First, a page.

Ensuring that your infant is getting adequate rest is an important part of his/her growth and development. Just like older children and adults, there will be some variation in the amount of time spent sleeping. Most young infants require somewhere between 14-16 hours of sleep over a 24 hour period. During the first few months of life, you will notice that your baby will only sleep for periods of about 2-4 hours, particularly due to the need to wake for feeds. These “blocks” of sleep will gradually lengthen, and sometime between 4-6 months old, this will become 6-8 hours periods of sleep. Naps will still be a part of your daily routine and for those infants over 6 months, anywhere from 2-4 naps will be required up until a year old.
Over the first two to three months, your infant should start to normalize their sleep-wake cycle, developing a pattern similar to our own. To promote this transition, maximize interactions with your baby when he/she is awake during the day. Providing stimulating playtime, for instance, in a well-lit environment will help you achieve this. At night, focus on predictably soothing bedtime routines. Given enough time, the natural sleep rhythm will take shape.
By the time your infant is 6 months old and likely sleeping for longer stretches at night, it is not unreasonable to begin teaching him/her how to self soothe. To start developing this ability, get in the habit of putting your little one to bed while drowsy. Placing your infant in his/her crib while drowsy but still awake will help to break the association that someone is needed in order to settle himself/herself back to sleep.
After conquering these initial milestones, you may feel as if you are on cruise control, when all of a sudden, nighttime wakings resurface. There is a simple explanation for this seemingly inconvenient situation. Around 9 months old (may be earlier for some infants), babies develop the understanding that objects continue to exist even when they cannot be seen. In other words they realize that when you leave a room, you are not gone forever; all they need to do is summon you with a cry. The good news is that this sleep milestone won’t last forever and there’s a healthy way to get through it all. First, continue to maintain nurturing bedtime routines. Then, in the instance your infant awakens during the night, simply check in and help settle him/her back to sleep. Over time you will notice that your little one will develop the ability to return to sleep independently.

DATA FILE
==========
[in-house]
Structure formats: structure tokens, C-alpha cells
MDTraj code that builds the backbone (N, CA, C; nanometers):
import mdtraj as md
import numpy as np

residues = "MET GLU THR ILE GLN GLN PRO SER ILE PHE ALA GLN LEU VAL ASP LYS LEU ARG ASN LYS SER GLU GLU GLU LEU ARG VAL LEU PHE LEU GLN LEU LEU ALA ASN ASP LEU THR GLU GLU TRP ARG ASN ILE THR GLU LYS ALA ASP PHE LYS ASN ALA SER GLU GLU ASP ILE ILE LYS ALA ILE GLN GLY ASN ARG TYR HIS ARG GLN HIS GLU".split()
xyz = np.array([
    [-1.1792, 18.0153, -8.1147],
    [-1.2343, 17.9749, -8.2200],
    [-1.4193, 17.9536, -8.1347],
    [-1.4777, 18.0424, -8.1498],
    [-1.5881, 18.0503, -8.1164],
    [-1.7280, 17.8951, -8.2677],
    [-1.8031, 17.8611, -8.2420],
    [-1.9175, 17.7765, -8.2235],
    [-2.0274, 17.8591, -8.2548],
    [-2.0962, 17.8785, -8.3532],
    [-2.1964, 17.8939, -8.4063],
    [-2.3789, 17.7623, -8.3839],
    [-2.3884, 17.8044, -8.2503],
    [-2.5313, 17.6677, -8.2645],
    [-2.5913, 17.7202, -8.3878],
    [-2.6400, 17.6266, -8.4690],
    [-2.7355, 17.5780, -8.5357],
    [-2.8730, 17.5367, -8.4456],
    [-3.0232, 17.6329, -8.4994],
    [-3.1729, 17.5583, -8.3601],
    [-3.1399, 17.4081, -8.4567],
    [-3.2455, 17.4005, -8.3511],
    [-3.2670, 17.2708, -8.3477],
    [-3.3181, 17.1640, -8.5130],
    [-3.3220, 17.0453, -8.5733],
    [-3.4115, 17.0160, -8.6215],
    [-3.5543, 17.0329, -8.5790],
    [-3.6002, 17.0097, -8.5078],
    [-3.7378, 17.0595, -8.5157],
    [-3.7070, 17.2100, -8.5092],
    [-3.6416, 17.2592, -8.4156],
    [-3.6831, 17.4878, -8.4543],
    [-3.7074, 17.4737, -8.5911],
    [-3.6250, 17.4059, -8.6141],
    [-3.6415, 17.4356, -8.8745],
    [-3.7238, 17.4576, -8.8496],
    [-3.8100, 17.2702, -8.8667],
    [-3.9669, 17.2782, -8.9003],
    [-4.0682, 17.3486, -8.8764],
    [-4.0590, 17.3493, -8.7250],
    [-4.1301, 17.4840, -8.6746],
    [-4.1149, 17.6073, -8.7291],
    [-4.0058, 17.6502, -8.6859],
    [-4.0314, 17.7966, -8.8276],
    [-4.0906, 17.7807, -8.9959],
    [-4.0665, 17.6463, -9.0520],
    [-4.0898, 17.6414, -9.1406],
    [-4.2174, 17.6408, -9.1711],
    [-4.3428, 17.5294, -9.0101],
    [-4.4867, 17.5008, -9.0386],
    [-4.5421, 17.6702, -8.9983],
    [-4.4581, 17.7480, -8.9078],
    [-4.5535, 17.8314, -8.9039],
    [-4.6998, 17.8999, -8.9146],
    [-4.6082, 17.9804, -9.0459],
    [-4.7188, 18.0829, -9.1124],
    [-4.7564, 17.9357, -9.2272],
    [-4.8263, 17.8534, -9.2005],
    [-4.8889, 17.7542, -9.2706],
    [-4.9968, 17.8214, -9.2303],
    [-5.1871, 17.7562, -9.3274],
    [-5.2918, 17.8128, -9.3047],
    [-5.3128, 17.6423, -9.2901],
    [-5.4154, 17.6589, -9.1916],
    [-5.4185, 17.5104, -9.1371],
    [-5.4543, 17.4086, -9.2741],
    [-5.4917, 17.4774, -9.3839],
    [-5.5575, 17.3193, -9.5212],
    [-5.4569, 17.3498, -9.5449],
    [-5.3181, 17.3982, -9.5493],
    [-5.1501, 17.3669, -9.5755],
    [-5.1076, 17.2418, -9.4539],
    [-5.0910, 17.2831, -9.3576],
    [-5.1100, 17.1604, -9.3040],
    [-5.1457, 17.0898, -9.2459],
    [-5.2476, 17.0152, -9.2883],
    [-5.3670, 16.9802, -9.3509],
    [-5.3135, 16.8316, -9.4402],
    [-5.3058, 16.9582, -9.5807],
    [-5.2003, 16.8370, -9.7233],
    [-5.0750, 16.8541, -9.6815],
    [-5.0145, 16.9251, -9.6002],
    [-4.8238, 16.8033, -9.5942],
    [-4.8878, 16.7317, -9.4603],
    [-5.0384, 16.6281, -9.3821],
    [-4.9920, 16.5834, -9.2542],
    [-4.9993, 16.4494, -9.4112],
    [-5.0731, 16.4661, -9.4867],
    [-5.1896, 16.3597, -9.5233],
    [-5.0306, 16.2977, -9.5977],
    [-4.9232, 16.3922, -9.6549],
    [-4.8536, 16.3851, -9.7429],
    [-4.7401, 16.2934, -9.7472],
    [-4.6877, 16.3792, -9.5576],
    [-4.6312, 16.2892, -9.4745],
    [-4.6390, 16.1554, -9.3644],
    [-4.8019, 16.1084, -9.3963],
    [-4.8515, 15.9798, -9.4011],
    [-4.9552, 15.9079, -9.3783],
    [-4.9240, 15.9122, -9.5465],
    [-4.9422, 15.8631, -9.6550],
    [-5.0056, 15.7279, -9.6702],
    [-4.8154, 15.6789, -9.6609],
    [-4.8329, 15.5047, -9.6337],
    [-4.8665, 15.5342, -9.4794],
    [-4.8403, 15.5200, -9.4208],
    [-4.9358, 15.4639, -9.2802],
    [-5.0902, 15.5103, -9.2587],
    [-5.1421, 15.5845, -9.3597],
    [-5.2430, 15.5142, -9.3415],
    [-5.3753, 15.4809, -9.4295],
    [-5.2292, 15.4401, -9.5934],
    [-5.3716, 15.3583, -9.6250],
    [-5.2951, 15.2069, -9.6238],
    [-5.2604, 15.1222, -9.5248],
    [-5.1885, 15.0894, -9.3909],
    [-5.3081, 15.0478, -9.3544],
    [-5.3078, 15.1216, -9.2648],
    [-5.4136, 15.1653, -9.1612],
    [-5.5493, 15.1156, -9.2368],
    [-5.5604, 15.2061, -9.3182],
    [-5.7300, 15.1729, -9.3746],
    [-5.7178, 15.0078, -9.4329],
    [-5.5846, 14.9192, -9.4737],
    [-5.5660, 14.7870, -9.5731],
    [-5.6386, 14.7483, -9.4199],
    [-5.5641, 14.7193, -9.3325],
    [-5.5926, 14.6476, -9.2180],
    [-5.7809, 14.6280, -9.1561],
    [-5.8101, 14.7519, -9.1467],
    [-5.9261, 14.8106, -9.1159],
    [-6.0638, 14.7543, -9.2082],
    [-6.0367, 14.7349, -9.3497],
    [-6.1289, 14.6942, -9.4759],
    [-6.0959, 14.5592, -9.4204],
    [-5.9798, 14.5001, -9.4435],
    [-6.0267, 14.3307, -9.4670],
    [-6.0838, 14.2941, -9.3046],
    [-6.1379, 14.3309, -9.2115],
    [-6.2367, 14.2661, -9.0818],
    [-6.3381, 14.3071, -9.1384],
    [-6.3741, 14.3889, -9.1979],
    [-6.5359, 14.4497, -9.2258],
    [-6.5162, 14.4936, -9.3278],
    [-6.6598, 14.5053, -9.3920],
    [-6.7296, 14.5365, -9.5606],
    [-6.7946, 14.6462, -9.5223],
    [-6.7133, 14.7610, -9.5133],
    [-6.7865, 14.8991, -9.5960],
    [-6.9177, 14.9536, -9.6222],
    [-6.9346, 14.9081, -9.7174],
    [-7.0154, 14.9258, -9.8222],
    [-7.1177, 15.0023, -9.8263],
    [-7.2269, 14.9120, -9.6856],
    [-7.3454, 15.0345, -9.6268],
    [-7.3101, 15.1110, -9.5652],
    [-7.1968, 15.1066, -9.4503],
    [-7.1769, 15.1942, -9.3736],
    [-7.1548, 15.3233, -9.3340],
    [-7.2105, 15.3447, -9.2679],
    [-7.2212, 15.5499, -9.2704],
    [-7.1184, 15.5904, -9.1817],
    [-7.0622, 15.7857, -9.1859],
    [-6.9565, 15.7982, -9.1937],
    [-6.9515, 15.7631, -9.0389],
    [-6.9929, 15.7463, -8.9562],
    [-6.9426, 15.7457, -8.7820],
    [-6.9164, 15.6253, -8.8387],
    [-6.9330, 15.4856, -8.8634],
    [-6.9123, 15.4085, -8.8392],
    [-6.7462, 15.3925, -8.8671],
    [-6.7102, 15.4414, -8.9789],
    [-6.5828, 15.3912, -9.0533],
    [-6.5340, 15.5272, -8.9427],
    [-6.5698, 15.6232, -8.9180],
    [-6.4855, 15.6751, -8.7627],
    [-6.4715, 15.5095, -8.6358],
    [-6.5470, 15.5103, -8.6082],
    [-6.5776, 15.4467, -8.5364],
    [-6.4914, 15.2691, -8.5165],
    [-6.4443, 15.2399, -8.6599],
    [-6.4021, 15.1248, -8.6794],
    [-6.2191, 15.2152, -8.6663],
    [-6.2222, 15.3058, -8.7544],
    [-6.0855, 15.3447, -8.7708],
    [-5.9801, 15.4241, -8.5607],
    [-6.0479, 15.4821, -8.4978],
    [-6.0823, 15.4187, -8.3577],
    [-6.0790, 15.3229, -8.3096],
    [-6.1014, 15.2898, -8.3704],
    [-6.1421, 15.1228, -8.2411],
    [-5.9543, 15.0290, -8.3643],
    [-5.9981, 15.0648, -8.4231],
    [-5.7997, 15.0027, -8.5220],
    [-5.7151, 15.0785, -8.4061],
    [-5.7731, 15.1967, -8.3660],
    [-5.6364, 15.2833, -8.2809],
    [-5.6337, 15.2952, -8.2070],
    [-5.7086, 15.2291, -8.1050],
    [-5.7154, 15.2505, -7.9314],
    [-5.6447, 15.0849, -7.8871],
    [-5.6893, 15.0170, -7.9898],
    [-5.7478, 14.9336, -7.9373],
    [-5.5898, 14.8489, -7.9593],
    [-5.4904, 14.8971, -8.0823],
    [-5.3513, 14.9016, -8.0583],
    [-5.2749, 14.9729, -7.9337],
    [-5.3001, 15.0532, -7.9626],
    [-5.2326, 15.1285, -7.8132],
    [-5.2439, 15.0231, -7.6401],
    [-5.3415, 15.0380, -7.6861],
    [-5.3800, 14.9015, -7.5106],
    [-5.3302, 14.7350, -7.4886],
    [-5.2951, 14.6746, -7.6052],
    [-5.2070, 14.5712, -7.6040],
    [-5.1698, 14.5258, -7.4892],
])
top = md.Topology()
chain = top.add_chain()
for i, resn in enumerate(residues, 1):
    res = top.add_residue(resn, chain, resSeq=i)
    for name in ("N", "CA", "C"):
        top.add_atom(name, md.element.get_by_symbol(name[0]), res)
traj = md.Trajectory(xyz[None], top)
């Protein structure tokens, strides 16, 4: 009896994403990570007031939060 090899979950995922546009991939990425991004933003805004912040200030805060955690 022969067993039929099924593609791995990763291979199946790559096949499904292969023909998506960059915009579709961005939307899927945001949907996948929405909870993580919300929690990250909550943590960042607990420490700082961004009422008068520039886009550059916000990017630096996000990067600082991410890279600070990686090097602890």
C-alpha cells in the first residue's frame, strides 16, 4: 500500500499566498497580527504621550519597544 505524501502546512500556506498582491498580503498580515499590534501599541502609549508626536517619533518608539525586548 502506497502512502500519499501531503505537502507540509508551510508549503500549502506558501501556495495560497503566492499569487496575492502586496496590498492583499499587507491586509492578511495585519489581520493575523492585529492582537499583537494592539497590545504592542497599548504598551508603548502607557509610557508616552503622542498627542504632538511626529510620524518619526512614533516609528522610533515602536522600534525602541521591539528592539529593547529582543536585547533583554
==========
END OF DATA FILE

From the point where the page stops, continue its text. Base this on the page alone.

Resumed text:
Just as much as it is a priority to establish regular routines for good sleep hygiene, it is even more important to ensure a safe sleep environment. Sudden infant death syndrome (SIDS) claims the lives of a significant number of infants each year in the United States. SIDS is the sudden and unexpected death of a baby younger than 1 year old. Placing your infant on his/her back to sleep (for naps or at night) on a firm mattress with well-fitted sheets, is one of the most important things you can do to reduce the risk of SIDS. The American Academy of Pediatrics (AAP) has developed a list of recommendations that has been shown to reduce the risk of sleep-related deaths in this age group.
Please familiarize yourself with these recommendations and do share them with anyone who helps you care for your infant:
Place your infant on his/her back to sleep.
Use a firm surface/mattress for sleep.
Room share for at least the first six months of life. Place your infant in a nearby sleep space (a crib or bassinet) in your room, but do not share the same bed.
Do not swaddle your baby after the age of 2 months old.
Do not place blankets, toys, bumper pads, or other items in the crib with your infant.
Offer (but don’t force) a pacifier during naps and nighttime sleep.
Fully immunize your infant.
Breastfeed when possible.
Do not smoke during pregnancy.
Make supervised tummy time a regular part of your baby’s playtime. This will help strengthen motor skills.